Tuesday, January 3, 2012

A Strange Man In Their Midst

I'm not going to understand nationalism ever.

There's nothing quite as American as acid reflux and spinal disc problems. I've had both of those (although my back twinges are in no way close to the nightmare some people go through) but I still know I cannot be an American. I can get the passport obviously. And I will do that pretty soon (once I sort my UK one out). But I'm too English to be American. Steak and kidney pie and thinking cricket is a good thing are part of that. My son was born in the US so he's got no choice in the matter. My daughter was born in Bristol back home, but because her mother is a US citizen she immediately becomes one as well. We even had to take her as a baby to the US Embassy so that they could stick a flag in her.

My father-in-law commented this weekend that I was wearing, "American blue jeans." Avoiding the etymology of the word denim or anything like that, I don't refer to them as American blue jeans. And up until recently I preferred not to wear jeans. Which was sort of why my father in law was mentioning it - I was mimicking an American. Which I can do quite well. I look mostly like the people I live near and I can put on a pretty damn good American accent. Which - as most expats know - is useful around people who have so few social skills that they either just stare at you when you use an English accent (they either cannot work out the words or assume that because you aren't American that you might just go away) or they'll impersonate you. Well - not you. They'll say, "cor blimey" and, "long live the Queen" or some other such guff that is about as English as cluster bombing the Middle East. So chucking in the American accent is as useful in some situations as going au naturel.

But I was watching an old highlights reel of a Fulham football match from a few years back and something hit me. It was the last game of the year that Brian McBride played for Fulham. He and Clint Dempsey - both US citizens by birth - were walking around the pitch with the Stars and Stripes held above their heads. Having lived in the US on and off for a decade now that's not that unusual. The frequency of public displays of national identity are a bit weird to some in the UK (evidently not the Scottish or Welsh as much). Flags on the lawn was something that a friend of mine who visited the US last Fall thought was really bizarre. Of course in Bristol you'd see England football and rugby shirts every single time you went out. I'm betting if you walked around your grocery store in the US national soccer jersey nobody would have any idea what country it represented.

Still I suddenly realized that my kids would not only be expected to join in with gusto during the ridiculous amounts of national identity parades that we seem to have here. I was wandering around a barn filled with pigeons and chickens once for a State Fair competition and the entire place stood in silent respect as a small child bellowed out The Star Spangled Banner at lunch. They happen all the time. Sporting event - time to sing. Political debate - get your hat off and stand up. Anything annual that a town/village or entity does - time to be a proud American. And there isn't anything wrong with that. It's admirable in many many ways. IT's still odd though. But I also realized my kids would want to stand with hand on heart, hat off, filled with love, pride and a strong sense of identity as to who they are. Probably anyway. And why not?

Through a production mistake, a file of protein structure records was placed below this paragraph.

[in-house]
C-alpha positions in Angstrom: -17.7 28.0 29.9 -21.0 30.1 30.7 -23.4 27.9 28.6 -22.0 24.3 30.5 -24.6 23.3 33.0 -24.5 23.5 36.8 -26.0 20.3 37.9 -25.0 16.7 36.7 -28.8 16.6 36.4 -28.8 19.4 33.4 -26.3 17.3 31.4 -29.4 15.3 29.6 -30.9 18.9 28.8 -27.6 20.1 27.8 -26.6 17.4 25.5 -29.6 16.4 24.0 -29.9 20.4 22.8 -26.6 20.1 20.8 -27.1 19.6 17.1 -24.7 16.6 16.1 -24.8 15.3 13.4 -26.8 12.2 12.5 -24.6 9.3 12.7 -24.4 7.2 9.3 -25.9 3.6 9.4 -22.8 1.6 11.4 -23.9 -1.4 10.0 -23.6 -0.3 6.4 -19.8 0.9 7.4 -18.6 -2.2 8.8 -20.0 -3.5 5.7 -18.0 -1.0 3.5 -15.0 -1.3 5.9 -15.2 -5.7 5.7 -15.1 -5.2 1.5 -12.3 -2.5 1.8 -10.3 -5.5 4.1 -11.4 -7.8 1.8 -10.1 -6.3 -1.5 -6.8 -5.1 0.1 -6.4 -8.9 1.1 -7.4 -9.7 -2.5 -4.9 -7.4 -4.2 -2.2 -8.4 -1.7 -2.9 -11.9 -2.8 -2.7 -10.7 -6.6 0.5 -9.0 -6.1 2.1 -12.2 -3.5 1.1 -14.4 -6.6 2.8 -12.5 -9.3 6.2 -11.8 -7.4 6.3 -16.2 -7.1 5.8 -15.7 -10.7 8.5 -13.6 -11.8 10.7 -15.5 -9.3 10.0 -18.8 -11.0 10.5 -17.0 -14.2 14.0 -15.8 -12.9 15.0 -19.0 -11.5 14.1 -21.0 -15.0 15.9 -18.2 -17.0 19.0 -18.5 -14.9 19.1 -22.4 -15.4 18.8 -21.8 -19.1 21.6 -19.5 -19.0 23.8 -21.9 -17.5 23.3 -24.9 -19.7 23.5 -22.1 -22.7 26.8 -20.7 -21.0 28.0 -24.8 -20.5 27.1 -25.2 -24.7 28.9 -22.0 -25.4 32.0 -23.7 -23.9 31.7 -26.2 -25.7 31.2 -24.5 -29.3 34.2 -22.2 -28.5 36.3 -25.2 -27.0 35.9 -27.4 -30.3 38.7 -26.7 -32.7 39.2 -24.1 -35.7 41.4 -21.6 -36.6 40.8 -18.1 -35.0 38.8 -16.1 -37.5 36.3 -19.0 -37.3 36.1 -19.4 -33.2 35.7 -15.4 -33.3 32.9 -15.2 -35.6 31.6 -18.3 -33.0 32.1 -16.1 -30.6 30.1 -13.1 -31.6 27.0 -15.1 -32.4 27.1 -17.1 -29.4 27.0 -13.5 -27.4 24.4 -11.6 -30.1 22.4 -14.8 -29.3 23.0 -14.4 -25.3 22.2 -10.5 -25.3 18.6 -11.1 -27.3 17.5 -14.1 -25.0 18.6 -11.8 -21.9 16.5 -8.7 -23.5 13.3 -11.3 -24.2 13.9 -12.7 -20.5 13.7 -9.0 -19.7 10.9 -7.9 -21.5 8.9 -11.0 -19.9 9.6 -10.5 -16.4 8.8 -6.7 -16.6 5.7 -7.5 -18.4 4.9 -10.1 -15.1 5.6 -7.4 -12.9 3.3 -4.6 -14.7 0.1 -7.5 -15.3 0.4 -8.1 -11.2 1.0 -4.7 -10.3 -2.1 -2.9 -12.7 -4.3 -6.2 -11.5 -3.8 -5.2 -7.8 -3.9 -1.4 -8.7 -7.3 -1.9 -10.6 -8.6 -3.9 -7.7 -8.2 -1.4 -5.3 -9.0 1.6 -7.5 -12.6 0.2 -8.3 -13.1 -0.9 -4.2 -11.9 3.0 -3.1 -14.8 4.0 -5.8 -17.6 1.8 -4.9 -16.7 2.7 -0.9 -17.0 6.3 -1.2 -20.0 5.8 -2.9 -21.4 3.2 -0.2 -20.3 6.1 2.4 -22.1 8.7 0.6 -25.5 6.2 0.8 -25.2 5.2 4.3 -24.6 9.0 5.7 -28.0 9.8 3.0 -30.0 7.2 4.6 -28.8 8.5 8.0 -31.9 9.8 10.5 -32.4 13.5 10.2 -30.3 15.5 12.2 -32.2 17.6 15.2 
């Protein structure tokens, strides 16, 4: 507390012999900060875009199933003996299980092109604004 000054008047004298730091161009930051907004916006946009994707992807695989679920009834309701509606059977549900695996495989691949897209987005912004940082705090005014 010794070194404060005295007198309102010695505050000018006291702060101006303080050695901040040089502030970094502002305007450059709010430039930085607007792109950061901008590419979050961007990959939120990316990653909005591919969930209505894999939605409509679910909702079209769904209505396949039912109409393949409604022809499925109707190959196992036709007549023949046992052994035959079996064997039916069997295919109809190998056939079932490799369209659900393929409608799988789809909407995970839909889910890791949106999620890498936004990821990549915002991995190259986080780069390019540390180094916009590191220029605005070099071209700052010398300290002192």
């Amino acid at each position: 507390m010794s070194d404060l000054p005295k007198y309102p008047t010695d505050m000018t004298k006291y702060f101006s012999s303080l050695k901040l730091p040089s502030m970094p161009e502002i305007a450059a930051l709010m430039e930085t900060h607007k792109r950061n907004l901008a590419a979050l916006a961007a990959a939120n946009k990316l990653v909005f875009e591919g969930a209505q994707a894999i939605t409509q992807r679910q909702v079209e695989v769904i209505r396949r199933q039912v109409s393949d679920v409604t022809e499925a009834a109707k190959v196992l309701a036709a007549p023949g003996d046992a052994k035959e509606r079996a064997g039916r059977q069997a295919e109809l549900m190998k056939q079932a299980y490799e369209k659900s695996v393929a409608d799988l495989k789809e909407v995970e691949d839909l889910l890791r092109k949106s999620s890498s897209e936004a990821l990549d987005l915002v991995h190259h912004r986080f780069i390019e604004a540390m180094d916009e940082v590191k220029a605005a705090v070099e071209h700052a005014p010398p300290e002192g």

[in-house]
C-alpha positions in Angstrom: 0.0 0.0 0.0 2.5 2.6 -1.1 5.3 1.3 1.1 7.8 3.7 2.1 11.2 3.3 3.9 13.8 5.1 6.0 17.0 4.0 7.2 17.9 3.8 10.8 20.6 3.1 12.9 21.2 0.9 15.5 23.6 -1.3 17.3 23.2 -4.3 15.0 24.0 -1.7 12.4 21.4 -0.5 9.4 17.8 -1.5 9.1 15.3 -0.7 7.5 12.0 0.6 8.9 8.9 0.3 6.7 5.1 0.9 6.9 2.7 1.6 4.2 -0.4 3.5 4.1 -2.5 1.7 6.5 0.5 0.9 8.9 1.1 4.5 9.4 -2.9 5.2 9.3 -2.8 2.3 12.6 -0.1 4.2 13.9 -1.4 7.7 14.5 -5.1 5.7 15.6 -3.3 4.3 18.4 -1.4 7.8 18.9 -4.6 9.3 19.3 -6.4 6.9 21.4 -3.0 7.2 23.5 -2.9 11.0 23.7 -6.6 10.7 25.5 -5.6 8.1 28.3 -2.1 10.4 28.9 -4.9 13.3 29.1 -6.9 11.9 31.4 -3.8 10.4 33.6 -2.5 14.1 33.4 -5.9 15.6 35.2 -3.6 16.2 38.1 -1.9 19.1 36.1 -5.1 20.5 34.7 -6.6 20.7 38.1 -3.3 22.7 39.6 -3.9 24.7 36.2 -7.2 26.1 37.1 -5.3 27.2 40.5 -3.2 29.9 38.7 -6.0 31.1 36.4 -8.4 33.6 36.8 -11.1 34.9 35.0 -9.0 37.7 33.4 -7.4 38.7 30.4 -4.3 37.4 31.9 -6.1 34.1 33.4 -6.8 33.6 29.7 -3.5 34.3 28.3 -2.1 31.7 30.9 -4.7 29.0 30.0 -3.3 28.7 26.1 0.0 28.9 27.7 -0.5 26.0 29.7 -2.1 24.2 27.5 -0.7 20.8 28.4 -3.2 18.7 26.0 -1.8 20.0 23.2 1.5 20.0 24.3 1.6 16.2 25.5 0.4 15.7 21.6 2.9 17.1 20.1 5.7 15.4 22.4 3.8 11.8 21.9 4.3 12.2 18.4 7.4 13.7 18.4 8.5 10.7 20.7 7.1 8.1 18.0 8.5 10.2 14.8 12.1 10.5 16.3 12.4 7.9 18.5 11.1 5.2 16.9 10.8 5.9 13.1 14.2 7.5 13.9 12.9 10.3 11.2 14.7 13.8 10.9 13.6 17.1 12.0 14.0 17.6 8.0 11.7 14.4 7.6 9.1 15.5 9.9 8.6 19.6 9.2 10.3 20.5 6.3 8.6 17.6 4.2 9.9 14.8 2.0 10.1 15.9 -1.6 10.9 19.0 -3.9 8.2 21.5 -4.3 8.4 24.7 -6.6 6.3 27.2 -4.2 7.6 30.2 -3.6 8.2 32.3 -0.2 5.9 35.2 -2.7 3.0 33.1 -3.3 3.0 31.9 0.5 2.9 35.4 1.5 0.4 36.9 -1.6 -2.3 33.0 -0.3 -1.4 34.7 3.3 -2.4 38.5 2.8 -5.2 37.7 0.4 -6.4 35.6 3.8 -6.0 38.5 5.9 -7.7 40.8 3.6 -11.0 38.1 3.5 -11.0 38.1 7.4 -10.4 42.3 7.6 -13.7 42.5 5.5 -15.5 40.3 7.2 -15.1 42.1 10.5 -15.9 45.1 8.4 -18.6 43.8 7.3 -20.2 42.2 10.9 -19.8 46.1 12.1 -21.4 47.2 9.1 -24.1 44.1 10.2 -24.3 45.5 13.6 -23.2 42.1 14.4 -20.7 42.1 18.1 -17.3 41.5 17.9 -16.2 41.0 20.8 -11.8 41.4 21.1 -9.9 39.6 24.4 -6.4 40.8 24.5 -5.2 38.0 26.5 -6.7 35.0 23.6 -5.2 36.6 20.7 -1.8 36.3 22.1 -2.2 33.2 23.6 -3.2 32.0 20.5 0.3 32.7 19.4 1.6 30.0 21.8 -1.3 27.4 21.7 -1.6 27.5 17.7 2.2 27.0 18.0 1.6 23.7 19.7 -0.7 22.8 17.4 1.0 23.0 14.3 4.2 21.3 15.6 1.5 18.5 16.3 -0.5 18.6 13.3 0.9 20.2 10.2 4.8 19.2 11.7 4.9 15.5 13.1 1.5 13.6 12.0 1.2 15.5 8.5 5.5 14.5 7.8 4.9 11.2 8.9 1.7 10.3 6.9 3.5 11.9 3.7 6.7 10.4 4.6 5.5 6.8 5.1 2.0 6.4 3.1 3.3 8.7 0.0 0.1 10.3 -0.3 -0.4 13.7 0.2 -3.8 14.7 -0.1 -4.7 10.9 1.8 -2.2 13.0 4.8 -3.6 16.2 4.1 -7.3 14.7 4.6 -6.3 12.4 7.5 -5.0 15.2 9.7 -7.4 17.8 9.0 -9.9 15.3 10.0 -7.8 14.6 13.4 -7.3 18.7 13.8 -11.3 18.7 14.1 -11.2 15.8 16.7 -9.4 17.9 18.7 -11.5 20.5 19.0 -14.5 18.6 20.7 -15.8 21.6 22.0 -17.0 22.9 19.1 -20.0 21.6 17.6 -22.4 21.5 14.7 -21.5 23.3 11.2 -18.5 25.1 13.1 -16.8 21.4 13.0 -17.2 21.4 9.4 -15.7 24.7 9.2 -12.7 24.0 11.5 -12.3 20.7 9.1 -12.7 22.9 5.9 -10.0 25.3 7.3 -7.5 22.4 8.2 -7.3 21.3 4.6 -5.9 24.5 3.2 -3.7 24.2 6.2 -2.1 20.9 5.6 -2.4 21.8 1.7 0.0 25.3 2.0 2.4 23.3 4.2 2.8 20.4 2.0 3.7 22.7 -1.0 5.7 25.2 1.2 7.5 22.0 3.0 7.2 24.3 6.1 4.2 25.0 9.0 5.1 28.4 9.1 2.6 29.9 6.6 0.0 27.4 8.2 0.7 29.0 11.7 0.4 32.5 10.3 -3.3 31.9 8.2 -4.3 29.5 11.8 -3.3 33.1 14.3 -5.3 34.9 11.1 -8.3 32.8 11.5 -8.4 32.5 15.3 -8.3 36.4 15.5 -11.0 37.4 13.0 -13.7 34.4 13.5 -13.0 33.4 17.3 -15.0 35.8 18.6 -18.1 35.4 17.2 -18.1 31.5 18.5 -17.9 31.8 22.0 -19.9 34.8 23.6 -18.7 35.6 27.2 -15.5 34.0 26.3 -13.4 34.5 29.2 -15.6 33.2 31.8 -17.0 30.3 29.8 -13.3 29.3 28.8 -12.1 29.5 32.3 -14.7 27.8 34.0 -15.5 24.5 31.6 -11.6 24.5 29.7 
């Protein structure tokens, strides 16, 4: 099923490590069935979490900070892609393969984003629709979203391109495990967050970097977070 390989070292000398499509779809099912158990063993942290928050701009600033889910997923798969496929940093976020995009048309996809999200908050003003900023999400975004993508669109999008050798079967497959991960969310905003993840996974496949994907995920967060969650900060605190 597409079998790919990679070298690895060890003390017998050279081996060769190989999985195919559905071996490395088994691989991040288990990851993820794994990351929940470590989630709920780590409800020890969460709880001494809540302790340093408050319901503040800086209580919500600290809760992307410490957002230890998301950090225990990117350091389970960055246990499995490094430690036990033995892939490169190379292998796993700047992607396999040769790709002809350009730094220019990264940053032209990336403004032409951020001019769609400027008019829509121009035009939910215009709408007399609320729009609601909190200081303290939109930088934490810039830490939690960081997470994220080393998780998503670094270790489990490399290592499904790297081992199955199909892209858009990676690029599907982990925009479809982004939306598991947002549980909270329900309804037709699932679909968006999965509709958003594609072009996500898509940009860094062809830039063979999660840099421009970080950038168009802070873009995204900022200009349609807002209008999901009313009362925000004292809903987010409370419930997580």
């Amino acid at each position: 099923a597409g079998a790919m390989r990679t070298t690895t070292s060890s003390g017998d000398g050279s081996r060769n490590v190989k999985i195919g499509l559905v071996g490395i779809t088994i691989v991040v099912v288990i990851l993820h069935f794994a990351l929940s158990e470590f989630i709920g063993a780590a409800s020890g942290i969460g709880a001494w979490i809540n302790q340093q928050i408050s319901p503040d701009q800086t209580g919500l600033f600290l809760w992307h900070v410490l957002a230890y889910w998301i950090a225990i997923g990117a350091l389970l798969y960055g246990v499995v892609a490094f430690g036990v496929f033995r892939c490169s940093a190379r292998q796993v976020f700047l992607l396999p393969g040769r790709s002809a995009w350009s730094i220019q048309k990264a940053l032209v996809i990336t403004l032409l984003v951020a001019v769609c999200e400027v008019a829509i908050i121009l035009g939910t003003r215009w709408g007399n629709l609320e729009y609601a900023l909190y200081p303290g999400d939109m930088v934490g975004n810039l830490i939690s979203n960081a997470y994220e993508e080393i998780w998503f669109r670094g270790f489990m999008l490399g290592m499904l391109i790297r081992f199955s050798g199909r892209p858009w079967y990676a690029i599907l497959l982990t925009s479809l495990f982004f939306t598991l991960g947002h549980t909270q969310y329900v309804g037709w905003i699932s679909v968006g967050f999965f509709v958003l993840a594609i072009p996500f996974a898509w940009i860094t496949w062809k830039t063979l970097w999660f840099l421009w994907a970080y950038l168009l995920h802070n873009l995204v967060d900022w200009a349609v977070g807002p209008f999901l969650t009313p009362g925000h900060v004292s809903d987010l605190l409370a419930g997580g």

But I don't and will never think of myself of in the same way. I'll have the blue passport and all that. And I do have some sort of hope that the US does achieve something in football events. But if England meet the US in the World Cup I'll be hoping that England not only win but do so in a manner that England never ever do. But I can't get my head around the amount of money spent on military "defense." Or the way the word "check" for banking is spelled out. Or the idiotic notion that the US has amazingly had a team win every single year at the NFL World Championship. But whilst moving all my furniture around this week and reassembling my house I came to accept that I can never ever be a true whole American. This is due to the amount of rage that rises in me when trying to attach the aerial to the television.

It's not the same in the UK - you just stick it in there (that's pretty much the difference with teenage sex too judging by teenage pregnancy rates and the lower age of loss of virginity). Not here. Oh no. It has some sort of twisty thing that can only go on if the wire in the center is exactly in the right spot. Which is hard to do. Well, for me anyway. After five minutes with it yesterday I screamed in rage. I thought about smashing the television and then I could just tell my wife that I didn't hook it up because it was broken. But then she'd have to fulfill her national American duty of reporting me to the INS. You see - that's how they identify foreigners here. In fact I'm certain that the citizenship test doesn't involve a thorough questionnaire at all. Instead ll they do is put you in a room and tell you to connect a coax-cable to the back of a television. If you can't do it then you get sent to Guantanamo. It took me 20 minutes to do that. Then I knew I had three more to go (for the digital TV box and the modem). It took me more time to connect them than it did to bring the TV, TV stand and computer table into the room.

So today I'm going to see if it's innate by just leaving a connector and some coax lying around. That might backfire though. Because I'm betting my son and daughter connect it within seconds and then ask me to try it. Then when my daughter gets to school this afternoon she'll know that she'll have to tell teacher that Daddy might be in Al Qaeda. Which is why I should pretend to eat pizza for breakfast.

Only real Americans do that.

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